Dr E was alarmed when in late February she received a letter from a law firm requesting a copy of the medical records of the child. She pulled out the patient’s file and found her scribbled notes and began transcribing them into the file. When she was done, she threw out the scribble notes, made a certified copy of the file and sent it to the attorneys. She also sent a copy to the pediatrician, with a note thanking her for the referral and attaching “consult/follow-up visit notes.”

Before long, Dr E was sued for medical malpractice and wrongful death by the child’s grieving parents. At trial, medical experts for the plaintiff faulted Dr E for not considering that the child had type 1 rather than type 2 diabetes, for not educating the parents about the symptoms of diabetes, and for not recommending that the family perform home testing of the child’s blood sugar and ketones. 

During her testimony, Dr E was asked about the notes in the chart, and she was forced to admit that she transcribed the scribble notes into the patient’s record after the patient died and she had been contacted by the plaintiff’s law firm asking for the records. Dr E was asked whether she retained the original scribble notes, and she admitted that she had thrown them out after transcribing them. She testified that this was her standard practice.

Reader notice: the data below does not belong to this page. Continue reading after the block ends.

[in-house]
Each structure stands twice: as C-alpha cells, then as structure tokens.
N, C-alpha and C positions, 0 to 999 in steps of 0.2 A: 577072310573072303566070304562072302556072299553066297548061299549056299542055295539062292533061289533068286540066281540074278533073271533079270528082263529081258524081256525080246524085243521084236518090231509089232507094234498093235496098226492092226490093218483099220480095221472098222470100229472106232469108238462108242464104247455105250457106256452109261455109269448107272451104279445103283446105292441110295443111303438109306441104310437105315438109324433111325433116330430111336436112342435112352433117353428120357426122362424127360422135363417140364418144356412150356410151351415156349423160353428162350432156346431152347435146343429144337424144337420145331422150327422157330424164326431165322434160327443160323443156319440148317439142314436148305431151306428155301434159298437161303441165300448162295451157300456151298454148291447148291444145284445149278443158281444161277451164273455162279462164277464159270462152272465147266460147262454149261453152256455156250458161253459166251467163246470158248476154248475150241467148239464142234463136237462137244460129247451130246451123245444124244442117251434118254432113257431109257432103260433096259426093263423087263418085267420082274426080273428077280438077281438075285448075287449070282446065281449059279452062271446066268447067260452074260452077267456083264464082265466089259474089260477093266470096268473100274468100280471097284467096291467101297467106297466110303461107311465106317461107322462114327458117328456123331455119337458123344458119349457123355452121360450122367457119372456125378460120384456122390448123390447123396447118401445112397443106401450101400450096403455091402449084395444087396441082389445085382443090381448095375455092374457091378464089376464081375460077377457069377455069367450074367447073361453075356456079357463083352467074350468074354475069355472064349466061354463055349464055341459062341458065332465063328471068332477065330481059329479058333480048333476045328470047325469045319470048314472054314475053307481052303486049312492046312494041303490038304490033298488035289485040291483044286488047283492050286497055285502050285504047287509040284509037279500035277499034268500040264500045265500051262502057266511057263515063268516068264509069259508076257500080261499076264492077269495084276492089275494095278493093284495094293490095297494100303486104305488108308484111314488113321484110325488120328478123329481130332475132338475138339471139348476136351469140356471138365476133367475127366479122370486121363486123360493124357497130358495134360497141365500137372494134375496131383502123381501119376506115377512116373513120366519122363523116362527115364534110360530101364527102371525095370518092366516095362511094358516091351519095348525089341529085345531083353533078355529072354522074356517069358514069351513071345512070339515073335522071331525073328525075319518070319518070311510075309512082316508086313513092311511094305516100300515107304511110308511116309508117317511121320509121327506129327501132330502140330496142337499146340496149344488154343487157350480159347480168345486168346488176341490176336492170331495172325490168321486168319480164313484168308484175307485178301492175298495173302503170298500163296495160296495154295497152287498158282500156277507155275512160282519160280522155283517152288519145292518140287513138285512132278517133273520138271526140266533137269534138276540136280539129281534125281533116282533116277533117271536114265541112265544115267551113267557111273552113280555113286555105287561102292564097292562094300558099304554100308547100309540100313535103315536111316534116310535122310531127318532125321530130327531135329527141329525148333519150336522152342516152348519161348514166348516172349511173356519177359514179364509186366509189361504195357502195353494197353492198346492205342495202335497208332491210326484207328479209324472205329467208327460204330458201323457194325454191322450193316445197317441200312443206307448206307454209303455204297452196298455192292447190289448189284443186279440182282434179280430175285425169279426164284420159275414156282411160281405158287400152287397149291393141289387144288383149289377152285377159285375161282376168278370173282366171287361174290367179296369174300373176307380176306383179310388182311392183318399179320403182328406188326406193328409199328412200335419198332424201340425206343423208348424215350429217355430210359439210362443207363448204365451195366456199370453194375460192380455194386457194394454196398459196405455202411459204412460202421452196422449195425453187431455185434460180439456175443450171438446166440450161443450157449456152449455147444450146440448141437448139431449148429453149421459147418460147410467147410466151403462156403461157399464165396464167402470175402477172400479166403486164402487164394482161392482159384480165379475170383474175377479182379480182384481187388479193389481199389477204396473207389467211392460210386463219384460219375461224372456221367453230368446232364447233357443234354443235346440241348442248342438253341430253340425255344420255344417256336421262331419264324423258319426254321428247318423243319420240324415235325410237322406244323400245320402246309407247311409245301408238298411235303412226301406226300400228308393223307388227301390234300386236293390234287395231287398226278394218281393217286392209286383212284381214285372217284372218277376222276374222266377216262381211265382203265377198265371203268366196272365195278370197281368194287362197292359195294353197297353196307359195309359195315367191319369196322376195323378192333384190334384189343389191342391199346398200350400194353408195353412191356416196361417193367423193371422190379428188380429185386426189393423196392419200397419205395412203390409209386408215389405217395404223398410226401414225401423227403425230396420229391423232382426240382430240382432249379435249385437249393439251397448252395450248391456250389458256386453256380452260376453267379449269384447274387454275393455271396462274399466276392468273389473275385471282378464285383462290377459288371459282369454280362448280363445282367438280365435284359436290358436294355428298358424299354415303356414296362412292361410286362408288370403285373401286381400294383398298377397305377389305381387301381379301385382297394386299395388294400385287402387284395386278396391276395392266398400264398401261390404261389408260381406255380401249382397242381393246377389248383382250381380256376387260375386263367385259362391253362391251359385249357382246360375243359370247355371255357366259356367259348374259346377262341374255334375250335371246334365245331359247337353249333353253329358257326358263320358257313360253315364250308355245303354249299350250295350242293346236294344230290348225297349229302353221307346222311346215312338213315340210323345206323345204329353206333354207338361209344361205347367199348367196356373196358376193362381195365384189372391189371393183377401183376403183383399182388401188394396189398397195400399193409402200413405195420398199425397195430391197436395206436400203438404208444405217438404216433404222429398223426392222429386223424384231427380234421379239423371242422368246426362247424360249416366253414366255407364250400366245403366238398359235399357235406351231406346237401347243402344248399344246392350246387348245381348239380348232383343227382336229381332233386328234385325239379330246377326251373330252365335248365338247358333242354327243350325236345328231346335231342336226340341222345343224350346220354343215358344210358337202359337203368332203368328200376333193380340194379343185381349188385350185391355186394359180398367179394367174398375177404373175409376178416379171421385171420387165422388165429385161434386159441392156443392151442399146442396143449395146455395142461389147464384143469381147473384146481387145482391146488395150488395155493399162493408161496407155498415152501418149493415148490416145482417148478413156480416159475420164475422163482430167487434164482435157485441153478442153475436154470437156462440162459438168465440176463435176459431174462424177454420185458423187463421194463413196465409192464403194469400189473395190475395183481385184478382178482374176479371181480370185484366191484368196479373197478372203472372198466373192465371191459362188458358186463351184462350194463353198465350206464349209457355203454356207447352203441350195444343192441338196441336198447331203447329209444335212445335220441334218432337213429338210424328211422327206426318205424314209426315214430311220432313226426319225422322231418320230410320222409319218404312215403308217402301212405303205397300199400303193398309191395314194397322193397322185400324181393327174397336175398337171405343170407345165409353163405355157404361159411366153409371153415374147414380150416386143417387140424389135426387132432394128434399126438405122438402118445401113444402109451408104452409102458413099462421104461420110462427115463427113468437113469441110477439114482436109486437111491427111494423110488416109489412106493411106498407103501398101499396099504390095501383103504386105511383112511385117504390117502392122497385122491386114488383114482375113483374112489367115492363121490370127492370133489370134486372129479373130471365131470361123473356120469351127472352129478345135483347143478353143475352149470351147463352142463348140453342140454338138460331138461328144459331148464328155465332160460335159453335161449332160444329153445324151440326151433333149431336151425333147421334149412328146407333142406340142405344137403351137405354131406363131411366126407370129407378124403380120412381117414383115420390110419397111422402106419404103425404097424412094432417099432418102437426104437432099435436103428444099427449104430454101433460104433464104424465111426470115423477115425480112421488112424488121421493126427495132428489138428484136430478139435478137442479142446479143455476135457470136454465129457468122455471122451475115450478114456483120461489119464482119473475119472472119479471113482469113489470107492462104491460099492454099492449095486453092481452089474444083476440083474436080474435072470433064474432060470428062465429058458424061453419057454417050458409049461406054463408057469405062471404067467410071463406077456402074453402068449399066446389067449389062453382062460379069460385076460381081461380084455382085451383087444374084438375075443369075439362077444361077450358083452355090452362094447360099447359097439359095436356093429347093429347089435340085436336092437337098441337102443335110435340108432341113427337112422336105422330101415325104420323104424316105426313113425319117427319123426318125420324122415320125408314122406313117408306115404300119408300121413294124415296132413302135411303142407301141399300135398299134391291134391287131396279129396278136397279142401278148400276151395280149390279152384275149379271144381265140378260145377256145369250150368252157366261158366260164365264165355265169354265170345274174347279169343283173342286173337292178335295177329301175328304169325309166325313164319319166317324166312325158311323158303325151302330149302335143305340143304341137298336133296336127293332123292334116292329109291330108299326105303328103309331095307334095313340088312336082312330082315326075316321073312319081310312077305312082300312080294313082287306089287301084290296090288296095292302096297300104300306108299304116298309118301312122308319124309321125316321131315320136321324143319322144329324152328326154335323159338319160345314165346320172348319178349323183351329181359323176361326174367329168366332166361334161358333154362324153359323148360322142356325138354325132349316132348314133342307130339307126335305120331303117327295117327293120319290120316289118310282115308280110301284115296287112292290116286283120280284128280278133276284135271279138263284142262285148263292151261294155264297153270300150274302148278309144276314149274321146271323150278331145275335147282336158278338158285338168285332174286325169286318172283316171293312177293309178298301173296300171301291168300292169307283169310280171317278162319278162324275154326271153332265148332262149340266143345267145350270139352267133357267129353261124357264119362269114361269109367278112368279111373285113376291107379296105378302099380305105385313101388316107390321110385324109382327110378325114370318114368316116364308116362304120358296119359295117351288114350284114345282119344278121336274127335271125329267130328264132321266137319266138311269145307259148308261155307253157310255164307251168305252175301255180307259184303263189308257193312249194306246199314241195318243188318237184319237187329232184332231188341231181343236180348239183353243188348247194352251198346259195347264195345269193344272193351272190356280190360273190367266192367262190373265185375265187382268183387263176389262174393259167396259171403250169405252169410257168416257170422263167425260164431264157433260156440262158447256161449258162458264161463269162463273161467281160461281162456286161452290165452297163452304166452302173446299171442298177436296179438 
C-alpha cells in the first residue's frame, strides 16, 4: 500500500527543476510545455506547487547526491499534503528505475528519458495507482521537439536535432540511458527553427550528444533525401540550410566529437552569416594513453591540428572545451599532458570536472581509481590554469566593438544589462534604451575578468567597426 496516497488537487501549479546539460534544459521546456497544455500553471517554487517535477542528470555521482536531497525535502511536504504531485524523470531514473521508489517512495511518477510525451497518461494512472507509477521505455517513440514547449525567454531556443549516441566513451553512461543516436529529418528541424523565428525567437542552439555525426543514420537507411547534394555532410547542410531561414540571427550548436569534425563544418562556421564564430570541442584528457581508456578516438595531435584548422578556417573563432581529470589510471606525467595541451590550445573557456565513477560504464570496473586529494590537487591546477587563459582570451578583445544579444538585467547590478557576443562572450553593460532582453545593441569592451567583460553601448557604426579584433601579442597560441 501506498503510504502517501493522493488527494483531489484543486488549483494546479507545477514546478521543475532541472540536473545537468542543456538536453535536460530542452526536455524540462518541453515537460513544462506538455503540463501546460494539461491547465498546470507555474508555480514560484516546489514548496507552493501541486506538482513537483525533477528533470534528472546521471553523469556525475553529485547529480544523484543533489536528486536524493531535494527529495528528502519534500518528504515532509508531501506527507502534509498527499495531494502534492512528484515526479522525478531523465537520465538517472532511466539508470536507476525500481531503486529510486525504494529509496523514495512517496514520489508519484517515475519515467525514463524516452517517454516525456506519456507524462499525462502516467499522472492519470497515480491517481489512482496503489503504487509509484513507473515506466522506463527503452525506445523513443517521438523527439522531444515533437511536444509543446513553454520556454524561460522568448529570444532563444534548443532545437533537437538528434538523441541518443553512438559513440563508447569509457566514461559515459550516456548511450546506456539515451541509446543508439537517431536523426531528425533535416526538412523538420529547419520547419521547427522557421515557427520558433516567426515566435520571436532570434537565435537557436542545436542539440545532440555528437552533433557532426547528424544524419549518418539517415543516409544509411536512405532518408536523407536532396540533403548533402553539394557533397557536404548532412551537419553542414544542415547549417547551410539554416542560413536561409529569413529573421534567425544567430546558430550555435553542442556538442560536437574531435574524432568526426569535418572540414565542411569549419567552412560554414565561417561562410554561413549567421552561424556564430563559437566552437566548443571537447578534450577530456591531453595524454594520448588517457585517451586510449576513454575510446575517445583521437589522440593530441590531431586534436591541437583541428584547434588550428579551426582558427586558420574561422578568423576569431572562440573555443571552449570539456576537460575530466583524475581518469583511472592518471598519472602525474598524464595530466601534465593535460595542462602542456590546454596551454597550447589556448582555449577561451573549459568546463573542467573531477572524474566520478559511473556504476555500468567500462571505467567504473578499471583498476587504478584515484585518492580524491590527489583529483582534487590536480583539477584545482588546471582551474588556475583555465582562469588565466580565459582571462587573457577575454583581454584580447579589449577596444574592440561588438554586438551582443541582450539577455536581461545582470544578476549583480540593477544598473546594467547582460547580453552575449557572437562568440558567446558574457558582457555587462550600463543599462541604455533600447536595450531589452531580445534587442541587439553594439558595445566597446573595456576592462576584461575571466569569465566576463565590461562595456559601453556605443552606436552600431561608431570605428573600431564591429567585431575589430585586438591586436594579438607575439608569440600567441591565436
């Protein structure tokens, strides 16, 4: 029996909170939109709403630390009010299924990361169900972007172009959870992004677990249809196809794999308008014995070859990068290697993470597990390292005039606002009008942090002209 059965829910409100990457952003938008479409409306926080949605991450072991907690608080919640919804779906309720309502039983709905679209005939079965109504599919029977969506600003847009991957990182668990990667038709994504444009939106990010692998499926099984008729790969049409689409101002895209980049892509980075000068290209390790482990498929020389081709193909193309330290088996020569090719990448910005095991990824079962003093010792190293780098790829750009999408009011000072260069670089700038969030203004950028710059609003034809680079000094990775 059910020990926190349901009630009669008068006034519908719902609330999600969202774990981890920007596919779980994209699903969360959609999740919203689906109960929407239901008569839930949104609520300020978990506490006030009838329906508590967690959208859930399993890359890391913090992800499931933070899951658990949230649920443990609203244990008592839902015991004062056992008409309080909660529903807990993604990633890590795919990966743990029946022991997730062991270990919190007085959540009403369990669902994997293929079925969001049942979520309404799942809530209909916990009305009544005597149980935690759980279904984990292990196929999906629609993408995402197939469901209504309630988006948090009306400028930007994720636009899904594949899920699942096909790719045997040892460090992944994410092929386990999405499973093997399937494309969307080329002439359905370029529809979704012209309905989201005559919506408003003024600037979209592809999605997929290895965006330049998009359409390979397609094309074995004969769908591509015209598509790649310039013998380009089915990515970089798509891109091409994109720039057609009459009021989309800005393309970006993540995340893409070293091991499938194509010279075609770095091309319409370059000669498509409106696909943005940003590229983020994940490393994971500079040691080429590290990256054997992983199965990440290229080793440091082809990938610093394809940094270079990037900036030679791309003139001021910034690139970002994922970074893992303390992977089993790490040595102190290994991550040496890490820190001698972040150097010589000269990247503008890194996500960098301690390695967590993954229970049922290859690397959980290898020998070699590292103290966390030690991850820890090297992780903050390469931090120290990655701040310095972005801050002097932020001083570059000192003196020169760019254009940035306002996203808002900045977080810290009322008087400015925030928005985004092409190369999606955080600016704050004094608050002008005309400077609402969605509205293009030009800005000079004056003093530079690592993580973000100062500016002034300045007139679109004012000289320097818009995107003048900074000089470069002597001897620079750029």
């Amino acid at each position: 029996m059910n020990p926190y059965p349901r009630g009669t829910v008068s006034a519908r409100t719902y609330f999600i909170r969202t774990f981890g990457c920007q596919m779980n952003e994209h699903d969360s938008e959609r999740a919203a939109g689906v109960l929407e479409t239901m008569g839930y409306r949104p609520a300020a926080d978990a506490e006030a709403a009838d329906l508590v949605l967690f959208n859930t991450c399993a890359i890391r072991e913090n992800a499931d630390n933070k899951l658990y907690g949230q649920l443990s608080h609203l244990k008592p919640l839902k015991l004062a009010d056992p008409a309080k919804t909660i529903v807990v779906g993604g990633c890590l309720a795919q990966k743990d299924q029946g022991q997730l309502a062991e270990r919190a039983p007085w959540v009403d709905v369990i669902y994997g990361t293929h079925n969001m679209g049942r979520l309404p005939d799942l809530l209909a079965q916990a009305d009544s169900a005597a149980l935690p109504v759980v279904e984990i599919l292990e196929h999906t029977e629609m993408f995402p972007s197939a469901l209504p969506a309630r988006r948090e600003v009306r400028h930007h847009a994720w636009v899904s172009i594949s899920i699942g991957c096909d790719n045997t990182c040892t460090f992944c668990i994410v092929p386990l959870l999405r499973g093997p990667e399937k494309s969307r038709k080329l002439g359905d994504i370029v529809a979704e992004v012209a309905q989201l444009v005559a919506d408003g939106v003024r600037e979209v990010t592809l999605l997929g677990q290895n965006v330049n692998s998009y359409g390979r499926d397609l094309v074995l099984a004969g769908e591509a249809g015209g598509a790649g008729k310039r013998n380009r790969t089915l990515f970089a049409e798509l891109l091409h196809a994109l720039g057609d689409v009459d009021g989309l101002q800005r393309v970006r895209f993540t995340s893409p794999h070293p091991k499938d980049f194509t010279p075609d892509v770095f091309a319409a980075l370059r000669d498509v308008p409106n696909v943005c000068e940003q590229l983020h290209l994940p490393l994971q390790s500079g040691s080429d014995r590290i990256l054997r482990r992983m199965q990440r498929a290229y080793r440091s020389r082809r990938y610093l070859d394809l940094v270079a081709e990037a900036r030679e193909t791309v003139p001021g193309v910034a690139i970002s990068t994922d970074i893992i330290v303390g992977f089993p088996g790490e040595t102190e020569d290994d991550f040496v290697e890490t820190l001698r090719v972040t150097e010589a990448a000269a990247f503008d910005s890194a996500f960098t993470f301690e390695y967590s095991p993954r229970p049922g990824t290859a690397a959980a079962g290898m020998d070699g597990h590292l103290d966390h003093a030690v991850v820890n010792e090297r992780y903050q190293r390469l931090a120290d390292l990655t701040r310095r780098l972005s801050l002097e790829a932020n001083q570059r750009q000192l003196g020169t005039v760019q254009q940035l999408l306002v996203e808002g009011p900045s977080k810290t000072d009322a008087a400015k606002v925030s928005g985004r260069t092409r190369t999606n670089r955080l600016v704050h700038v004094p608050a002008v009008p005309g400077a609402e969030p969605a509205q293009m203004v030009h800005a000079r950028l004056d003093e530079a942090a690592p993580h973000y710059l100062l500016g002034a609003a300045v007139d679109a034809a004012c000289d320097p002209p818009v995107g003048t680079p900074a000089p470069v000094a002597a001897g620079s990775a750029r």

In addition, she was questioned about the content of the notes, particularly the one from mid-December where Dr E claimed she wrote that the next visit should record random blood glucose both fasting and 2-hour post meal, and that the child should return in 4 weeks. Yet the parents had an appointment card indicating that the child was to return in 2 months. When questioned about this discrepancy, Dr E had no explanation.

The jury found that Dr E had departed from the accepted standard of medical care in the treatment of the child, and that this was a substantial factor in the child’s death. The jury awarded damages in the amount of $500,000 for the child’s pain and suffering, and also awarded $7.5 million in punitive damages against Dr E. The physician appealed the punitive damages award, claiming that her destruction of the original records did not contribute to causing the child’s death and did not prevent the child’s family from successfully suing. The appeals court disagreed.